After a few summer festivals, The Black Eyed Peas’ The Energy Never Dies tour began with September shows in Japan and October shows “down under.”
And the Stage is Set
|A stagehand’s view of one of the Clair i5
and i5b line arrays being flown.
This feature article is provided by ProSoundWeb
The Peas are riding high from three recent Grammy Awards and the double-barreled success of Boom Boom Pow and I Gotta Feeling, which close the show with obligatory confetti cannons. The set starts with smoke, green lasers, pop-up appearances and “Let’s Get It Started.” Ten songs into the set, Apl.de.ap and Taboo have solos, followed by a pop interlude from Stacy “Fergie” Ferguson, and finally, Will.i.am rocks the house with a DJ set played from a platform that rises from mid-arena at the end of the runway, including a free-style rap based on (tour sponsor) Blackberry text messages sent from the crowd scrolled across the ample video screens. European dates begin in May, with plans to “follow the yellow brick road” to South America and Asia.
|Donovan Friedman at the racks of Crown
MA-3600VZ and QSC PowerLight 9.0 amplifiers.
At the third U.S. show, I watched Donovan Friedman and Sean Baca fly the stage-right side of the Clair i5 line arrays at Jacksonville’s Veterans Memorial Arena. The 14-box Clair i5 arrays are powered by Crown Macro-Tech MA- 3600VZ amplifiers, with the companion 14-box i5b low-frequency extension arrays powered by QSC PowerLight 9.0pfc amps. The arena side sections are covered by 8-box i5 and i5b arrays, while the side sections farthest back are reached by 3-box arrays of three-way Clair R4 enclosures.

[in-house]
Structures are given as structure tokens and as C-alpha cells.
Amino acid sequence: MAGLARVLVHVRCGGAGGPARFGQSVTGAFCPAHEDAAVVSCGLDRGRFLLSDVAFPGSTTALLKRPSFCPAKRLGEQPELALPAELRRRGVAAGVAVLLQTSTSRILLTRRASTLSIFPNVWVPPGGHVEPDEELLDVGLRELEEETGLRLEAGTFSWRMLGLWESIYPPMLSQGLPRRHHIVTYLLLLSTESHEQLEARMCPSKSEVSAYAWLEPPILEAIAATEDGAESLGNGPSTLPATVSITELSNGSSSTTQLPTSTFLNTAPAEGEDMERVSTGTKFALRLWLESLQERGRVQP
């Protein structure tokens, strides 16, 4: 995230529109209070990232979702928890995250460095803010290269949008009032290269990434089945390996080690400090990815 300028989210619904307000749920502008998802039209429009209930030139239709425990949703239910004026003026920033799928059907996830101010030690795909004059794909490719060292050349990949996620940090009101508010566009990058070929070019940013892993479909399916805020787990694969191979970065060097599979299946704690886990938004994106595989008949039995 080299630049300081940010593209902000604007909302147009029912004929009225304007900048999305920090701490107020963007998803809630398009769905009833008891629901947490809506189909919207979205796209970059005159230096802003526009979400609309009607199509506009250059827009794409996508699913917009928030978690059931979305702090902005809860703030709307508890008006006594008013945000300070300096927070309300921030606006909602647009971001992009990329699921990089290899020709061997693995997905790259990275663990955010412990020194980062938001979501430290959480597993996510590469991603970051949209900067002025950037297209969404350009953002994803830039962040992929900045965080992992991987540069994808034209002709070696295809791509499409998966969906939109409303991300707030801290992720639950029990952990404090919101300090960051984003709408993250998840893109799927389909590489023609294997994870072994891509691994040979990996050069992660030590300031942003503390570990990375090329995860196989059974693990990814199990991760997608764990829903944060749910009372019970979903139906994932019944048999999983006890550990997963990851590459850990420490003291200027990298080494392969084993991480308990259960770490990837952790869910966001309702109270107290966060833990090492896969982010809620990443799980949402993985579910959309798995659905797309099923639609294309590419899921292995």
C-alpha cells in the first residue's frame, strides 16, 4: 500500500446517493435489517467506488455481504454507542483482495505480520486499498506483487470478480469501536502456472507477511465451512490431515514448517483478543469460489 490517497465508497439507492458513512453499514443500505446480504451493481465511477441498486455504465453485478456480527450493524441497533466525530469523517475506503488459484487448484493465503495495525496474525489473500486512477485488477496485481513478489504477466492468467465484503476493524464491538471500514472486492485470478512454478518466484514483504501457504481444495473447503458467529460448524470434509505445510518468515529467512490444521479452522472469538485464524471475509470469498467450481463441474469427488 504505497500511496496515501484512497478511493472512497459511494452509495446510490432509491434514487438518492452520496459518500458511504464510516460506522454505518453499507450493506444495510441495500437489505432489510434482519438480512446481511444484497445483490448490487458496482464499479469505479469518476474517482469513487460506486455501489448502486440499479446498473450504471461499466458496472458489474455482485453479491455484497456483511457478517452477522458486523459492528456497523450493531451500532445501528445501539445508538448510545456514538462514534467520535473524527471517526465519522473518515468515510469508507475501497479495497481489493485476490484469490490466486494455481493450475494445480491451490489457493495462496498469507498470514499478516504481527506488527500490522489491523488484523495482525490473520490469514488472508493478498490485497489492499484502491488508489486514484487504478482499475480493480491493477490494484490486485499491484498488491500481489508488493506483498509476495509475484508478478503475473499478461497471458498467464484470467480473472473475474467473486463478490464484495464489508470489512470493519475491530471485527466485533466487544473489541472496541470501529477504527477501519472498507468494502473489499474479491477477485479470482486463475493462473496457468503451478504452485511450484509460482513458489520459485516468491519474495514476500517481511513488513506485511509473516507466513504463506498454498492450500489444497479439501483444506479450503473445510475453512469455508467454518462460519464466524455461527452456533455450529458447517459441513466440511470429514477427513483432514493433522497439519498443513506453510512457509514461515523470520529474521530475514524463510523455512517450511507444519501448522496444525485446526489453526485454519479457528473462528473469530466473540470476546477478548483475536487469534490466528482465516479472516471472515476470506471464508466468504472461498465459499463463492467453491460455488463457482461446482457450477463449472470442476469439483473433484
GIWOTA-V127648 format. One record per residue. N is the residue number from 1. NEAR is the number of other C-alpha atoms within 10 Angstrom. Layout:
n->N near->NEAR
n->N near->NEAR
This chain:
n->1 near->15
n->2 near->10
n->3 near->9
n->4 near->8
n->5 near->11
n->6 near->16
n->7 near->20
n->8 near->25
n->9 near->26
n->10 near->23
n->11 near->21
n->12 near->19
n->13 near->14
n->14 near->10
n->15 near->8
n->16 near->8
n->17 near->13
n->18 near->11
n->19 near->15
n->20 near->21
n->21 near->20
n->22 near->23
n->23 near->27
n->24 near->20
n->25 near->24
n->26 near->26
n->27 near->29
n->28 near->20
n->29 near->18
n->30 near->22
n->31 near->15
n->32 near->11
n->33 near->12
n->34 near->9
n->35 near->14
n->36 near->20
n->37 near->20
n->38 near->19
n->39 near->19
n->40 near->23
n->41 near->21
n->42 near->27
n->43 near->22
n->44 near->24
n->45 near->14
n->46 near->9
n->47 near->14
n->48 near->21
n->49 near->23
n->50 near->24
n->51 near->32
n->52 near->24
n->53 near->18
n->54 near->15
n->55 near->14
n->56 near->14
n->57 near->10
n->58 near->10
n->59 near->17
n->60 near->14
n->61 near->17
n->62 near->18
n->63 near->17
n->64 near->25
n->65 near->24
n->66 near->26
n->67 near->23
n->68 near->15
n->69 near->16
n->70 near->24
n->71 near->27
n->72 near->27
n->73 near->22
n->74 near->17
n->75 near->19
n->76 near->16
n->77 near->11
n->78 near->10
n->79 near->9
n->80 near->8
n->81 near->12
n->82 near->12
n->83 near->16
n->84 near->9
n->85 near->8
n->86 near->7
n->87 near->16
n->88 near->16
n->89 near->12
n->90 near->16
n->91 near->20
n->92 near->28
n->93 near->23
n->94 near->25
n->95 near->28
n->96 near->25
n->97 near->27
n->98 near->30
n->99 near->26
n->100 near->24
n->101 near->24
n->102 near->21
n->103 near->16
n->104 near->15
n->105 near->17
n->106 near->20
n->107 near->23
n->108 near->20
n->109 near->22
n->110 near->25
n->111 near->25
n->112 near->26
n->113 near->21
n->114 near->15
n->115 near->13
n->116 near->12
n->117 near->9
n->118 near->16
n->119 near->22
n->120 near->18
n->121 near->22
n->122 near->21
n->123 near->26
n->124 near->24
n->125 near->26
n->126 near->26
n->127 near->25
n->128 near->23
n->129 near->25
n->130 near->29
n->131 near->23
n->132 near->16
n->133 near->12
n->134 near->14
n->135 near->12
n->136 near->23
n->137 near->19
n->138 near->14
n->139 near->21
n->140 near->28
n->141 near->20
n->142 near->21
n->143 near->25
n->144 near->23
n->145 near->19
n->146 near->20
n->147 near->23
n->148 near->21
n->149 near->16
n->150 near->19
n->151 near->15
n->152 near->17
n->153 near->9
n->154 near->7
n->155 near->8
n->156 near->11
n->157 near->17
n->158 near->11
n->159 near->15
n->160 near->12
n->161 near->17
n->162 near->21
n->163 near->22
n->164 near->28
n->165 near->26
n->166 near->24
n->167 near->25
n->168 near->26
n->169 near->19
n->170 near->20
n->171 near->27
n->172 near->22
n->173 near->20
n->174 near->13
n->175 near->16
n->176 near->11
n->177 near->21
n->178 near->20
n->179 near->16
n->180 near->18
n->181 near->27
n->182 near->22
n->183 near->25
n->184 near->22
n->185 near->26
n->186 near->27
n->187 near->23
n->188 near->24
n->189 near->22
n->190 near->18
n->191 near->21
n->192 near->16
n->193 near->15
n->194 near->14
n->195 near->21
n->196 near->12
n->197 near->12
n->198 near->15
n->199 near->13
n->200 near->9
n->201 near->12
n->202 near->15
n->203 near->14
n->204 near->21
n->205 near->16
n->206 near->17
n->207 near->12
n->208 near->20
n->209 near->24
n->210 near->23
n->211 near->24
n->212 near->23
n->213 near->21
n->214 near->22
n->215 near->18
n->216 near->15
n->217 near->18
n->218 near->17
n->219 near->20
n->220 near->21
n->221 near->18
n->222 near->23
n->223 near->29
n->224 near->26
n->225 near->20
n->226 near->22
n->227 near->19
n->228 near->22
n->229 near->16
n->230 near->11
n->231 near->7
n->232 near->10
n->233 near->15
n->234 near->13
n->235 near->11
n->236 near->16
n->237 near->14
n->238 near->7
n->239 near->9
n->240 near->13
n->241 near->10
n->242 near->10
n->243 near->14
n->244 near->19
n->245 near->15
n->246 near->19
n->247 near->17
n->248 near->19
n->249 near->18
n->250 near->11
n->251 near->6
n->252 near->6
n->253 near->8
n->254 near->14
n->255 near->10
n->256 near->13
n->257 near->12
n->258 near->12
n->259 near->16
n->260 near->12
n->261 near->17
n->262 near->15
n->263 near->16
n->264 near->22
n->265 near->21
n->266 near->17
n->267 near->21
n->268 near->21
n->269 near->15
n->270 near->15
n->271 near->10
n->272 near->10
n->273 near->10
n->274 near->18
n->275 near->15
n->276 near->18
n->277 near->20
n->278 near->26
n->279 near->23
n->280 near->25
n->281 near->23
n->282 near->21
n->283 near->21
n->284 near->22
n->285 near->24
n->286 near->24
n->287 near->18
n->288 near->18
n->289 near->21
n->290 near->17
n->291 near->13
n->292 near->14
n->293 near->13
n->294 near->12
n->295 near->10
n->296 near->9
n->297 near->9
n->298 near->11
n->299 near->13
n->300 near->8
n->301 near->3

An ego ramp extends out into the middle of the arena floor. Across the front of the stage on each side of the ramp are 14 dual-18 Clair “Bow Tie” (BT) subwoofers, powered by Powersoft K10 amps. They support P2 frontfills and Showco SRM wedges, all powered by Lab.gruppen PLM10000Q amps. Four more BT 218 subs are used on each side of the stage, and 6-box arrays of Showco “Blue” Prism enclosures are flown as sidefills, also powered by Crown MA-3600VA amps. Audio services are supplied by Clair Brothers, which had a similar system in the arena four nights earlier for John Mayer.
|Front of House Engineer Dave Haines (left) and Monitor
Engineer Ryan Cecil with the Digidesign Venue console.
Front of House Engineer Dave Haines has been with the Peas for a dozen years – the group’s entire career – and was instrumental with the recording that originally got them signed to Interscope Records. As a Pro Tools veteran, he was an early adopter of the Avid Digidesign Venue console, and has probably logged more hours on it than any other engineer. Haines uses the original D-Show Venue control surface with a single 16-fader sidecar. His quiet confidence belies the energy he will unleash on 15,000 fans. There’s remarkably little outboard equipment.